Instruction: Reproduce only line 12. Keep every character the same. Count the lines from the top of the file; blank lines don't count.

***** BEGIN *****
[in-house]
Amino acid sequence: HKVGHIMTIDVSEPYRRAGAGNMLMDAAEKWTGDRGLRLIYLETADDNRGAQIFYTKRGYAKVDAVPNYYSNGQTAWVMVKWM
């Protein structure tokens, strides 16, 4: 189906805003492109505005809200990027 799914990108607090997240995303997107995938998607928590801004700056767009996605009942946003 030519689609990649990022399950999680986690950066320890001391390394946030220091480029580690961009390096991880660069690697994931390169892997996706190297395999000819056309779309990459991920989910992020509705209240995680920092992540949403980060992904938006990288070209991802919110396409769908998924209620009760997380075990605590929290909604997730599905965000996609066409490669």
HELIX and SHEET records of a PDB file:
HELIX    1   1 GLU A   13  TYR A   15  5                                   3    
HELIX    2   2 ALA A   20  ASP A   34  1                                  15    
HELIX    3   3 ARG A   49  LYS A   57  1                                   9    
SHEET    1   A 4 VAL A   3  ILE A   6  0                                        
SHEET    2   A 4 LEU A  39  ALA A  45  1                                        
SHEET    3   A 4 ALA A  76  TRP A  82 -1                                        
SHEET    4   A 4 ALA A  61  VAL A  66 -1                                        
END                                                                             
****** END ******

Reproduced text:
END                                                                             